3. Create an ungodly amount of Notebooks and Notebook stacks
Imagine you’re back in primary school doing some kind of free association exercise that some weird kid’s parents convinced your teacher was “mind expanding”. Think of anything and everything you could possibly want to save or keep track of and make a new Notebook for each. Maybe, they start to form natural groups. Make these into Stacks. But don’t try to over-engineer it. Embrace a bit of mess. You can always delete and consolidate notes from one Notebook to another later.
4. Advanced: see just how far Evernote can go
I already mentioned the companion app Scanable earlier but there are some other apps and services that play too well with Evernote to ignore. A bunch of Google work should land you on a few but my personal favourite would be IFTTT (http://ifttt.com). Standing for “If This Then That”, IFTTT allows you to create custom macros for Evernote that can supercharge your usage of an already supercharged service. Want to keep track of every time Beyoncé tweets? IFTTT can do that.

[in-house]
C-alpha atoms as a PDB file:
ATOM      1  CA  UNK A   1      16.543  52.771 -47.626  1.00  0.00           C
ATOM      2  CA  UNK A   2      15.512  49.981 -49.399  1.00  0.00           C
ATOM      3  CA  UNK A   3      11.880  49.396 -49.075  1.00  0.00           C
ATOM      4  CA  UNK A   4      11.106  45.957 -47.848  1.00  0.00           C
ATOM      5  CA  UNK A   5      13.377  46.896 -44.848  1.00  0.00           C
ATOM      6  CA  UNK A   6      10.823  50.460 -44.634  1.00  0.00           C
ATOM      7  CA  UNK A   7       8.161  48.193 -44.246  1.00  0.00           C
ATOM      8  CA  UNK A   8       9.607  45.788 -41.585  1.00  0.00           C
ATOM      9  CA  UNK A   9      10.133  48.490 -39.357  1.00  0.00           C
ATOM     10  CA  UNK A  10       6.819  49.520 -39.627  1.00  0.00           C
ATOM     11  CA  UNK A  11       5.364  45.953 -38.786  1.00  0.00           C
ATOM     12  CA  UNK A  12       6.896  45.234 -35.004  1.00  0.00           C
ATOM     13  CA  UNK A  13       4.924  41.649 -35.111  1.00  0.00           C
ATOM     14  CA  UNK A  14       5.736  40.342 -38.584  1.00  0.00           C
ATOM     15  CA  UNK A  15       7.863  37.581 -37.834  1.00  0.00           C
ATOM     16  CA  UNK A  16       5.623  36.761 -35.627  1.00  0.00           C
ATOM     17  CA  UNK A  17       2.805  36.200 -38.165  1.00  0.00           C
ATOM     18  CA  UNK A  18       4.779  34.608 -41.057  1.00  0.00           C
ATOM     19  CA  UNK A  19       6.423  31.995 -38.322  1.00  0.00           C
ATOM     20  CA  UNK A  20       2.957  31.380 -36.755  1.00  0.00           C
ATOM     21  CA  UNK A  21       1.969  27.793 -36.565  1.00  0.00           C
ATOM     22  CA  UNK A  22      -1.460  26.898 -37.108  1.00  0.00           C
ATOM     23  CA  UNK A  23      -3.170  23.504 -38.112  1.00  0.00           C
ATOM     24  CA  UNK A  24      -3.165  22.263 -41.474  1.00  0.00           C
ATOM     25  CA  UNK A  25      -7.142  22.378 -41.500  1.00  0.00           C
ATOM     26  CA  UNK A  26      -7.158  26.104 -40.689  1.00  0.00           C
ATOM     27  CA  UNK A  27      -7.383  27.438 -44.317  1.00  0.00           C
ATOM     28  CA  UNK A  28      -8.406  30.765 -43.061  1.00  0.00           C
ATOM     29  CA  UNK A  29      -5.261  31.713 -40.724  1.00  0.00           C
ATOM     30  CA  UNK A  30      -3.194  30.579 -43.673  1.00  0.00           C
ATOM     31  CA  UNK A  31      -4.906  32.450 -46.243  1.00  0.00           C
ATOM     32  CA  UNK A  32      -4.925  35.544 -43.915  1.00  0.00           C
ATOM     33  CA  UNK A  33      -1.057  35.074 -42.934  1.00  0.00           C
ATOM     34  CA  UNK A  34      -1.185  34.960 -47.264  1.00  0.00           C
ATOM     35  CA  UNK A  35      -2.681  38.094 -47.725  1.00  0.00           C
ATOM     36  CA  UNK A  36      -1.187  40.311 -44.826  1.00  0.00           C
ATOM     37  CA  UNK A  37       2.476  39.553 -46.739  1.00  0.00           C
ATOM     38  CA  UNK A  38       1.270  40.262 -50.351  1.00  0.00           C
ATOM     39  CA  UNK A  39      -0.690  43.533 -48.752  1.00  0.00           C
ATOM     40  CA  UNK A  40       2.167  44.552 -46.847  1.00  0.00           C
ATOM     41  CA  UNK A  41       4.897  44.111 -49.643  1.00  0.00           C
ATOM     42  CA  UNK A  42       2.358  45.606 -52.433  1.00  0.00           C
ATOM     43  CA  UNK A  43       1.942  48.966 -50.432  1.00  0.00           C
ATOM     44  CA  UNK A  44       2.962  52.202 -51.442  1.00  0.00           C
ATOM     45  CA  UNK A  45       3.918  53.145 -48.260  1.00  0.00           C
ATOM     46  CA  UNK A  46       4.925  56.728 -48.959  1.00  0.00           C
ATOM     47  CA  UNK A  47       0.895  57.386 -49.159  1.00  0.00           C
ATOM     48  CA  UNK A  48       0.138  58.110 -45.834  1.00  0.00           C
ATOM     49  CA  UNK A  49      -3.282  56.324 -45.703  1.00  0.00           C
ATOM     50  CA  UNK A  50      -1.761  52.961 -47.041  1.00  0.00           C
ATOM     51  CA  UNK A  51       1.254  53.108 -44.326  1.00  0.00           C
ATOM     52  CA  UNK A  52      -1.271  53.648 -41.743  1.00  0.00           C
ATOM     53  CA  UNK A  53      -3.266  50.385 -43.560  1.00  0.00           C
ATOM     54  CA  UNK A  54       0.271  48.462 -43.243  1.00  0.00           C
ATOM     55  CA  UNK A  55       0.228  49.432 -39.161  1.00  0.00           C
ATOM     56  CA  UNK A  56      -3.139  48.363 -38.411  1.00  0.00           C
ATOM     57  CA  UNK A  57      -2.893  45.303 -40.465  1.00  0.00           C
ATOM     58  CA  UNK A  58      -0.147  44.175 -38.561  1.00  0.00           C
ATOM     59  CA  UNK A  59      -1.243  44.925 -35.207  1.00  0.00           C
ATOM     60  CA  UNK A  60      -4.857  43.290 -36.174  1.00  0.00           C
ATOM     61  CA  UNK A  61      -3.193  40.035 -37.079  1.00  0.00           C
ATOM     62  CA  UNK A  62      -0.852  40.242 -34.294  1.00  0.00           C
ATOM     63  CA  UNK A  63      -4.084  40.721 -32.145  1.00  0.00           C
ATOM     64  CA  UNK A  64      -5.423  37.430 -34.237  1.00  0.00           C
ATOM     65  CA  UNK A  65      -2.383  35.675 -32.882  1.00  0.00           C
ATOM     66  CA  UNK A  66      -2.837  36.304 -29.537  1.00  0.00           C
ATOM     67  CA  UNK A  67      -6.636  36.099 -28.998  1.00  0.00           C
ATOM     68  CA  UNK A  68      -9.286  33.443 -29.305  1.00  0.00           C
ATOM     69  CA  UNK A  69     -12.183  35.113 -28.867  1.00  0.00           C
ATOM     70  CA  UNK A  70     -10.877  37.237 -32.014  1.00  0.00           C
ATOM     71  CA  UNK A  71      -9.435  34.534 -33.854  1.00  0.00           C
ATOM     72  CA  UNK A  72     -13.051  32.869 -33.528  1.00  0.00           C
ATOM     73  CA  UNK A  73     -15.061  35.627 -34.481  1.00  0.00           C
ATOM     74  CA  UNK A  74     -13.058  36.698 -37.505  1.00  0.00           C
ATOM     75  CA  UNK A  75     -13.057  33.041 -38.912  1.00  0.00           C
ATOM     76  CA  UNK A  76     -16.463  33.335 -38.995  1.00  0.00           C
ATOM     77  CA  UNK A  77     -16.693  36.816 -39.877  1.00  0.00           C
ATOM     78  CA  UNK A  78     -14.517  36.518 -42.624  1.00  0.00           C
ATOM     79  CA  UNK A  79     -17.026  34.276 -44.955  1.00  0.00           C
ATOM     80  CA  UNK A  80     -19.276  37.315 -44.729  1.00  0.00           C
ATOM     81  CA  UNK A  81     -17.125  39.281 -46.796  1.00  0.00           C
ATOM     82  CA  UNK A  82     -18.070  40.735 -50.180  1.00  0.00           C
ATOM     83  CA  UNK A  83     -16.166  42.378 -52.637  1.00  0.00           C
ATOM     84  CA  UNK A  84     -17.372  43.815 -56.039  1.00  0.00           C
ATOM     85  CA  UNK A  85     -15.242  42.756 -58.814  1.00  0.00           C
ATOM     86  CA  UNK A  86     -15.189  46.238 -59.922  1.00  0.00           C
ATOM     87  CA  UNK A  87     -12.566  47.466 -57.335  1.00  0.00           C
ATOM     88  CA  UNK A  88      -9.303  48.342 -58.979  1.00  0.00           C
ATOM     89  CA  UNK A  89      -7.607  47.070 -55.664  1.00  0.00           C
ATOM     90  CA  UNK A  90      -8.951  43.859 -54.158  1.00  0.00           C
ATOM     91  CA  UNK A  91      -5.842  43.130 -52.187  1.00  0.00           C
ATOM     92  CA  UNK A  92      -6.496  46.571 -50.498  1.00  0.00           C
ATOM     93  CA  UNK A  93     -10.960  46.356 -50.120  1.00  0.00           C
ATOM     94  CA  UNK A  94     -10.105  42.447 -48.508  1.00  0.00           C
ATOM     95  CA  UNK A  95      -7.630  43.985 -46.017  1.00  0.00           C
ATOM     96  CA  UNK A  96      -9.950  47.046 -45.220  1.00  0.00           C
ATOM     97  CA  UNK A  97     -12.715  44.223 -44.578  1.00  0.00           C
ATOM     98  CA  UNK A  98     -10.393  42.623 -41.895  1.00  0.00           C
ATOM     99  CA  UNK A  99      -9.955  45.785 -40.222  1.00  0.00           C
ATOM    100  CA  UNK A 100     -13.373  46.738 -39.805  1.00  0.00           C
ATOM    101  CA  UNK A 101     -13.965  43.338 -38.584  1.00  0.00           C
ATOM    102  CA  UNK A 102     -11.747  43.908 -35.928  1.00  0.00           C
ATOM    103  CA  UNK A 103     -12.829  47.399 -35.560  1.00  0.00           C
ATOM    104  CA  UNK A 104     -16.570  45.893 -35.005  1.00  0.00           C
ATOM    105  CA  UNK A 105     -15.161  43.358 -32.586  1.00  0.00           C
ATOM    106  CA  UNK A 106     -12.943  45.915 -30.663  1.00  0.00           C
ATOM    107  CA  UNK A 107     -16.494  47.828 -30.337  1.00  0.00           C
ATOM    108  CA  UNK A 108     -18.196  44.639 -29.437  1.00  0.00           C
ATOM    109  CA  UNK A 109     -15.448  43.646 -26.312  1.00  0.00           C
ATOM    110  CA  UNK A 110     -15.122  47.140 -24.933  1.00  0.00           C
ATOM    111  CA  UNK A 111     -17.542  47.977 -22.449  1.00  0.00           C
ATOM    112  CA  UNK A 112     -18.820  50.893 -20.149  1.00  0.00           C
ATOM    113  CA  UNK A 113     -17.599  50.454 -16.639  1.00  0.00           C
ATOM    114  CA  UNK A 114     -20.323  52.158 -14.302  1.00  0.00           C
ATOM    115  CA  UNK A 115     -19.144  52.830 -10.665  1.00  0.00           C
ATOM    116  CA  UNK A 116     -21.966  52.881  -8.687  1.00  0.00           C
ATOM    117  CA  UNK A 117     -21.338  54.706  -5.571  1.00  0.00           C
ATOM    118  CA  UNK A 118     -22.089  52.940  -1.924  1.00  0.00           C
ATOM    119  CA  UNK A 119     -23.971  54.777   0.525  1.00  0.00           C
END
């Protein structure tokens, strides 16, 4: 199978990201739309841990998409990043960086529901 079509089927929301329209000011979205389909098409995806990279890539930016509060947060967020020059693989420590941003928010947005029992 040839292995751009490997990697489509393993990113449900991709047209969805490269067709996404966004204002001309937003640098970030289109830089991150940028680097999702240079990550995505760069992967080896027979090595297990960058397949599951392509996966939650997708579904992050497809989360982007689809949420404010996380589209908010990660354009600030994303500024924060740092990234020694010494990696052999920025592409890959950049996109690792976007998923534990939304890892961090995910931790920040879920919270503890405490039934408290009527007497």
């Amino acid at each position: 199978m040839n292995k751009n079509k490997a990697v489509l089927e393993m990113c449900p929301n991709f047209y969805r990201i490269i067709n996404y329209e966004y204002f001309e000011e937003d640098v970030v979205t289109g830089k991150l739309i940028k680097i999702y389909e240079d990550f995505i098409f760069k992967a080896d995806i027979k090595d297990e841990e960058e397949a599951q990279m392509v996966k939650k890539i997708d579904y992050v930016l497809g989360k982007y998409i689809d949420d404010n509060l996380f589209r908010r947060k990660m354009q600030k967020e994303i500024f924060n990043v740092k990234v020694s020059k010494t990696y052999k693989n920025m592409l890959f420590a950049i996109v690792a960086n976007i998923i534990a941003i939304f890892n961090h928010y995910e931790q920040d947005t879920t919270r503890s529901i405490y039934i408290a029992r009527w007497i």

Nothing’s set in stone
This is just one way to use Evernote, and honestly just the way I’m doing it now. There were times where I was more structured in my approach, and time where it literally was a dump, relying solely on search. I started in Uni when keeping notes ordered by date was critical to studying. The intervening years saw some dark times where my Evernote was functionally hijacked by some particularly annoying integration I was trying too hard to get to work. I’m somewhere in the middle now, between rigidity and fluidity, but I’m sure that will change as what I need from the product changes.
And ultimately that is the product’s strength: it seems it’ll be around for a while now so it’s going to grow with you. Just like your memory.